Ferreira immediately came back into the role in which he was perhaps the league's best, in the hole behind Schellas Hyndman's rotating striker-of-choice in the 4-4-1-1. He was put there in his first start back and he's been, at least nominally, in that position in each game since. Perhaps the most remarkable bit about Ferreira's explosive role here in the previous several years is that FCD has been flighty, to put it mildly, with its talent up top. It's easy enough to look at a guy like Wondo snagging goals in any way he can find them, something like a crayfish sucking up food from nutrient-deficient soil. Ferreira is the reverse. He is the soil rich in fertility, waiting for a host. Unfortunately, FCD has either lacked it or had it sitting on the shelf with injury.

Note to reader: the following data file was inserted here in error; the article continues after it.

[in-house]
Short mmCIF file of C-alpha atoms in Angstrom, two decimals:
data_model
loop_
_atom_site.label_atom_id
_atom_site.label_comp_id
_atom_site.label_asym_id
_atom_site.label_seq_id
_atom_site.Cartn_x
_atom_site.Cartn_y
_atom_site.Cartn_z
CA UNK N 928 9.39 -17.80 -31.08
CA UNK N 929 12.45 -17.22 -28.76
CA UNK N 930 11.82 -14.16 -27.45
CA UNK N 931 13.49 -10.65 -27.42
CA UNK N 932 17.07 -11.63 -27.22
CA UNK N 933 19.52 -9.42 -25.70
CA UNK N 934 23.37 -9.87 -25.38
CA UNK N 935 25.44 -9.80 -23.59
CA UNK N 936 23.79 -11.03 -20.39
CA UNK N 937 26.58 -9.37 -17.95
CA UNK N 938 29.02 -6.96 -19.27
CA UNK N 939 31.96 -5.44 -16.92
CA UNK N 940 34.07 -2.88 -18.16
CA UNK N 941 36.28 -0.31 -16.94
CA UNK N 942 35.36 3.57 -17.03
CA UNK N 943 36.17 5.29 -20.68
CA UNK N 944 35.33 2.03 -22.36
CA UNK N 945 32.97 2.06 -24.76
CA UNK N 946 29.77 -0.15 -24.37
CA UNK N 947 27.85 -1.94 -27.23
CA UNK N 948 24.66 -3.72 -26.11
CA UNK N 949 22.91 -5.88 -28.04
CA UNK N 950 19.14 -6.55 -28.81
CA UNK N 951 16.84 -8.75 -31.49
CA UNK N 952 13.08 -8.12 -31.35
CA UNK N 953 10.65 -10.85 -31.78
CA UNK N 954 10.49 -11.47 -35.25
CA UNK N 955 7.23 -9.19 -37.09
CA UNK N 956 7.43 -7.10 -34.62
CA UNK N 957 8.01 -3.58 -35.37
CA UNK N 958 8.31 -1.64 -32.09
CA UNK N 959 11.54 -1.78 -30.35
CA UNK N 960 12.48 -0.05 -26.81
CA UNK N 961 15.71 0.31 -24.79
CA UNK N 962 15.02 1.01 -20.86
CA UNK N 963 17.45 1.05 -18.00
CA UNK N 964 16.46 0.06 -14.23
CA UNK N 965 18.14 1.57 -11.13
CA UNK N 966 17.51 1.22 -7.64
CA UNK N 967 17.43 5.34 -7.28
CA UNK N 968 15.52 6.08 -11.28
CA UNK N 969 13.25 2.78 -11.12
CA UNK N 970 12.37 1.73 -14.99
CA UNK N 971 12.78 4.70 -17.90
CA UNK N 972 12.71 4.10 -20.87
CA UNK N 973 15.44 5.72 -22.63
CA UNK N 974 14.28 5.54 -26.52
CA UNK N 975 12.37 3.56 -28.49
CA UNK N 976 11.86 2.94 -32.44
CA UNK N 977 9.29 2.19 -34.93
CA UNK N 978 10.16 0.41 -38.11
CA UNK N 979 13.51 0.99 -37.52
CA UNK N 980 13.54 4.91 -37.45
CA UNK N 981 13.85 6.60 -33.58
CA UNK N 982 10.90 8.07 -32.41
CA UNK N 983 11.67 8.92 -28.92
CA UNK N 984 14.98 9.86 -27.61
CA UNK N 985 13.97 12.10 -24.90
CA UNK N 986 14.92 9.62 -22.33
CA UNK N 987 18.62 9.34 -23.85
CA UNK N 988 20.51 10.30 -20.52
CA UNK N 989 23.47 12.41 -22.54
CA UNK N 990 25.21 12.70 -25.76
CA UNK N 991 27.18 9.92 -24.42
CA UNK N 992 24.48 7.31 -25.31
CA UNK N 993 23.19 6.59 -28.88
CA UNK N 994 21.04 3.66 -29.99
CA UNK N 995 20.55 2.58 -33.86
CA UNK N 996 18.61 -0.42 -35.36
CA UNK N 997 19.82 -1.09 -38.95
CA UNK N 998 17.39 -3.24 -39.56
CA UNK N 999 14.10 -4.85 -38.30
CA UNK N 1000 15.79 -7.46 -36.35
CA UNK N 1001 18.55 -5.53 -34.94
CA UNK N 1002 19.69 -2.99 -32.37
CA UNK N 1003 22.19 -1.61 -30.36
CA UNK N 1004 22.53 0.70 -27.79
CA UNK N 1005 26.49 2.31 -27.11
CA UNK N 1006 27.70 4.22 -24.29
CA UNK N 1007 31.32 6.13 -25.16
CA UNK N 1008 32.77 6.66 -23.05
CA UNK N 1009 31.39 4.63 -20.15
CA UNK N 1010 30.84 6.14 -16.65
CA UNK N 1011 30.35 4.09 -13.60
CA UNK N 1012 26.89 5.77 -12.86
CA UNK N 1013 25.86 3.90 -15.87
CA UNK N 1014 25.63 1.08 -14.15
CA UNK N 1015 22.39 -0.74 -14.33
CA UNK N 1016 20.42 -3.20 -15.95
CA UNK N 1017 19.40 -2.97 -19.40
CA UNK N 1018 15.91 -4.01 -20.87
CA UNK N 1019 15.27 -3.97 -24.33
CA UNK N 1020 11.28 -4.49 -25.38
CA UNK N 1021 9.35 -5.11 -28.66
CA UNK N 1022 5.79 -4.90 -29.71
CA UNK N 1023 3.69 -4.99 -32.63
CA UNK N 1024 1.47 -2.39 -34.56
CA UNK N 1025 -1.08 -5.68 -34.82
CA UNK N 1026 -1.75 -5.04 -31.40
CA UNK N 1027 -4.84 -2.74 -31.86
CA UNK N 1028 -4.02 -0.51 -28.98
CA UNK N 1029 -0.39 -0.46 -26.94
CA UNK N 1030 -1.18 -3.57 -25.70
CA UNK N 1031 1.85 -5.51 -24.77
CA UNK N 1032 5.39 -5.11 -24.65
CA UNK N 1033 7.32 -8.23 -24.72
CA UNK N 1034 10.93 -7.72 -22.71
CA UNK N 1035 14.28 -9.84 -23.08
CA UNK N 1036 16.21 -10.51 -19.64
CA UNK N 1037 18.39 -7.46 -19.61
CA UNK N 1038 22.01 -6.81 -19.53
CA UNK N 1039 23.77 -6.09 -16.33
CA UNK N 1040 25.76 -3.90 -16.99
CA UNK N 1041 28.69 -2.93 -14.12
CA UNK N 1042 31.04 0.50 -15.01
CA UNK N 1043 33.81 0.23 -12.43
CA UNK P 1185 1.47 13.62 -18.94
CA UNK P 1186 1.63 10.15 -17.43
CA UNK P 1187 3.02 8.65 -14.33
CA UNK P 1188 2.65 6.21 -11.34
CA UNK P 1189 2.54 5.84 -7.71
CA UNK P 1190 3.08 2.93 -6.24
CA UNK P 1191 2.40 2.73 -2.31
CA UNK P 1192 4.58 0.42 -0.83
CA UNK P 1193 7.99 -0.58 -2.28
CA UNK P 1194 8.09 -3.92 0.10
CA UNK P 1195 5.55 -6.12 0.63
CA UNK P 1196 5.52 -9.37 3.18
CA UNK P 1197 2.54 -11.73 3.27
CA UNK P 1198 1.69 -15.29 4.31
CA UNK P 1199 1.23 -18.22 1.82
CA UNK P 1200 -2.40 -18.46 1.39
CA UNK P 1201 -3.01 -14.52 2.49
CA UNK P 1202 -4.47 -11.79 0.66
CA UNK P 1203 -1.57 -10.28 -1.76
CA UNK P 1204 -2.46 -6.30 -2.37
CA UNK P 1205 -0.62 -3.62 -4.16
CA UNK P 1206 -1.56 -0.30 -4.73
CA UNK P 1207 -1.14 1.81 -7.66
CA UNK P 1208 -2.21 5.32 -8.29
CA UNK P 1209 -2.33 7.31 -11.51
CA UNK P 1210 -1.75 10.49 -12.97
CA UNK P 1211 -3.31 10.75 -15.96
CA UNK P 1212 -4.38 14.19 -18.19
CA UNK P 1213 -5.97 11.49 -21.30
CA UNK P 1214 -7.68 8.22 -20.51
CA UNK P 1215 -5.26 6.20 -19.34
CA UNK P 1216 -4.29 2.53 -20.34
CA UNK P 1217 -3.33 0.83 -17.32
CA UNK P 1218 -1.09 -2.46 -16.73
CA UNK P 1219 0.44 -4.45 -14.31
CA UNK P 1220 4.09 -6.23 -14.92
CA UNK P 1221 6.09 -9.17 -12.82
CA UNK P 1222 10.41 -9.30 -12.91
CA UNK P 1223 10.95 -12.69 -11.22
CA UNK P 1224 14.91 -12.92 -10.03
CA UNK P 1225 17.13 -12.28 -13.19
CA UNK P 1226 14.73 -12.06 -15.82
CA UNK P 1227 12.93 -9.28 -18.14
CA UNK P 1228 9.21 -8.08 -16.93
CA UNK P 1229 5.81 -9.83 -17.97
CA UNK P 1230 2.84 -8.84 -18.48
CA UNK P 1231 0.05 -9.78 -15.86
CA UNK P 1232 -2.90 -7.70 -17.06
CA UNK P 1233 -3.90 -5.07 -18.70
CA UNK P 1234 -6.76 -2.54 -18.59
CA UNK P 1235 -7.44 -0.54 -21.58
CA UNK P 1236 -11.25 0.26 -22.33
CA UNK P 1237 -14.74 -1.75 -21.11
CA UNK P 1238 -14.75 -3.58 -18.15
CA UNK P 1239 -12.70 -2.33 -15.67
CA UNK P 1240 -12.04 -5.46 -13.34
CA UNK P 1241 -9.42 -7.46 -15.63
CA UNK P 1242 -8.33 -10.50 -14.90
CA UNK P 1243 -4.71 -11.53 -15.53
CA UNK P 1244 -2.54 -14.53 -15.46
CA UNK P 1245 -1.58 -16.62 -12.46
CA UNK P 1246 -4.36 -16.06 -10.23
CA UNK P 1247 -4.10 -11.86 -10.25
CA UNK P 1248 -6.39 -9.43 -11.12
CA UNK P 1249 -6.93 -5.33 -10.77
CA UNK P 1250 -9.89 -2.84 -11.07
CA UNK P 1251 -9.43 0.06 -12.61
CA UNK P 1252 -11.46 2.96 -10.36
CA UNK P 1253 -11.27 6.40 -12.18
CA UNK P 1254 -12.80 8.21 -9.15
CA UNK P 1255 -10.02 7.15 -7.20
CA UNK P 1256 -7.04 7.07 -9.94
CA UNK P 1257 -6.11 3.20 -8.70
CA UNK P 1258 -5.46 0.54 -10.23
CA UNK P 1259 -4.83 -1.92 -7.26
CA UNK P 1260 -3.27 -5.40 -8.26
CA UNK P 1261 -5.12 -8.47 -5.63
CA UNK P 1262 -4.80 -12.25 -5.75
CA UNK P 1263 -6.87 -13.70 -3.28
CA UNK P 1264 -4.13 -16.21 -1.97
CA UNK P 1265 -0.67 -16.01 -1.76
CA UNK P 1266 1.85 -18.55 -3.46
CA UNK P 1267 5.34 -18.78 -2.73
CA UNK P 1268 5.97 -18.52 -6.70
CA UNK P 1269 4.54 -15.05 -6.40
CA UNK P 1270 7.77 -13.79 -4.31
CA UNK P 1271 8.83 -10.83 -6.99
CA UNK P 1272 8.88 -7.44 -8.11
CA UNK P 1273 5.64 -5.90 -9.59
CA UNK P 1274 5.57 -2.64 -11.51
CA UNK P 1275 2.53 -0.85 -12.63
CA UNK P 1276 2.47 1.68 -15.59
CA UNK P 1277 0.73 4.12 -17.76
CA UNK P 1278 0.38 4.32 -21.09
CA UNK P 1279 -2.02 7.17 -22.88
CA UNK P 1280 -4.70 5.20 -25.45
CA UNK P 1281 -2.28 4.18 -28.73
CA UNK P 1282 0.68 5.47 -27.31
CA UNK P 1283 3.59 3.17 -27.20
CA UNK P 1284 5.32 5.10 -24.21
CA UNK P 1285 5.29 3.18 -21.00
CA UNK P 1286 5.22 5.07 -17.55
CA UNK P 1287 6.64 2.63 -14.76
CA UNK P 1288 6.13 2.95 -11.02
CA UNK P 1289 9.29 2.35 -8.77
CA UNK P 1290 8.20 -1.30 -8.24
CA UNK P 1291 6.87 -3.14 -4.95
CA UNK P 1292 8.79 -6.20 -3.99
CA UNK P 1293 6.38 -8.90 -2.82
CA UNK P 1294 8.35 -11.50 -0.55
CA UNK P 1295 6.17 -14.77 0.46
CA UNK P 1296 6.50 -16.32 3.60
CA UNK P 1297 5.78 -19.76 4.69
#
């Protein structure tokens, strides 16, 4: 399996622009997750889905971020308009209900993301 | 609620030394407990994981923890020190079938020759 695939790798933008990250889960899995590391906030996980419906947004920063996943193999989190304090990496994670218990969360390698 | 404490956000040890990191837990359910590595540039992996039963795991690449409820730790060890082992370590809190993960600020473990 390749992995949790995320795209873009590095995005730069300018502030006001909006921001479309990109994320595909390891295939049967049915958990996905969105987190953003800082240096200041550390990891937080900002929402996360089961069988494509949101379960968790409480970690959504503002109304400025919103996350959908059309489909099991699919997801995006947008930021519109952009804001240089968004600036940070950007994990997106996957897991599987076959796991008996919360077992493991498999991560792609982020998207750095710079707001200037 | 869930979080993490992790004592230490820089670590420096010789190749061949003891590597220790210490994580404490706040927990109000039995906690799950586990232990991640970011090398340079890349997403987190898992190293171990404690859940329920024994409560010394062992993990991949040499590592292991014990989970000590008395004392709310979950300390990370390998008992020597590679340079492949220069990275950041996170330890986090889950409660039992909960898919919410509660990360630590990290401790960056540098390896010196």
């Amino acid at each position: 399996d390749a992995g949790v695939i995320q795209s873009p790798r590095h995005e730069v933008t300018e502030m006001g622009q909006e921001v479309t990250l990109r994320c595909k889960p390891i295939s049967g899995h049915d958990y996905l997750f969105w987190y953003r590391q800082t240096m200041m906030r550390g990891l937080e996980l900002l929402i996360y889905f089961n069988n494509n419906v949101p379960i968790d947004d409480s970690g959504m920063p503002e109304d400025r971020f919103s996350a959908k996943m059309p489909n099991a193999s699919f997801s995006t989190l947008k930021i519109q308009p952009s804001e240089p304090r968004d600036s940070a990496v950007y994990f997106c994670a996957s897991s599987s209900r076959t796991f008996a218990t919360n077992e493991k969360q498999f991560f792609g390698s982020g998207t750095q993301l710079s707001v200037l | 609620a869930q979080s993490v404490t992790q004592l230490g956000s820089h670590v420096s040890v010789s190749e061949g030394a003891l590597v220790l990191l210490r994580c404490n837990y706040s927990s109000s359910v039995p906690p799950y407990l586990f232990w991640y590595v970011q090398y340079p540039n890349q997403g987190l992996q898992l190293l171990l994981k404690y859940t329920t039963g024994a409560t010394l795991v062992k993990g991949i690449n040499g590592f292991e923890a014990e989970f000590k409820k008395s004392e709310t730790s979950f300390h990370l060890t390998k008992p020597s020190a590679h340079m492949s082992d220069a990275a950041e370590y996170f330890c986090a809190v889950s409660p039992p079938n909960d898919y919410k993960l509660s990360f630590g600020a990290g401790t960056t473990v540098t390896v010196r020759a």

This year has been no exception. Indeed, the last two months have been as instructive a stretch as any, and FCD's talent up top has been as flighty and inconsistent as its ever been. Since coming back to full-time duty, Ferreira has started in an advanced role behind the following in either a 4-4-1-1 or a 4-2-3-1: Scott Sealy (3), Fabian Castillo (3), Blas Perez (2), Ruben Luna (2), Jonathan Top, Jackson and Brek Shea. FCD has won six of those 13 games with seven different strikers cycling through duties up top. Let it be known that the inimitable Scott Sealy, who has already put in more minutes than he has in four years, has more starts than Blas Perez over this span, an injury-riddled striker more or less twice his quality. Fabian Castillo and Brek Shea are both wingers, ideally. And Jonathan Top is 12.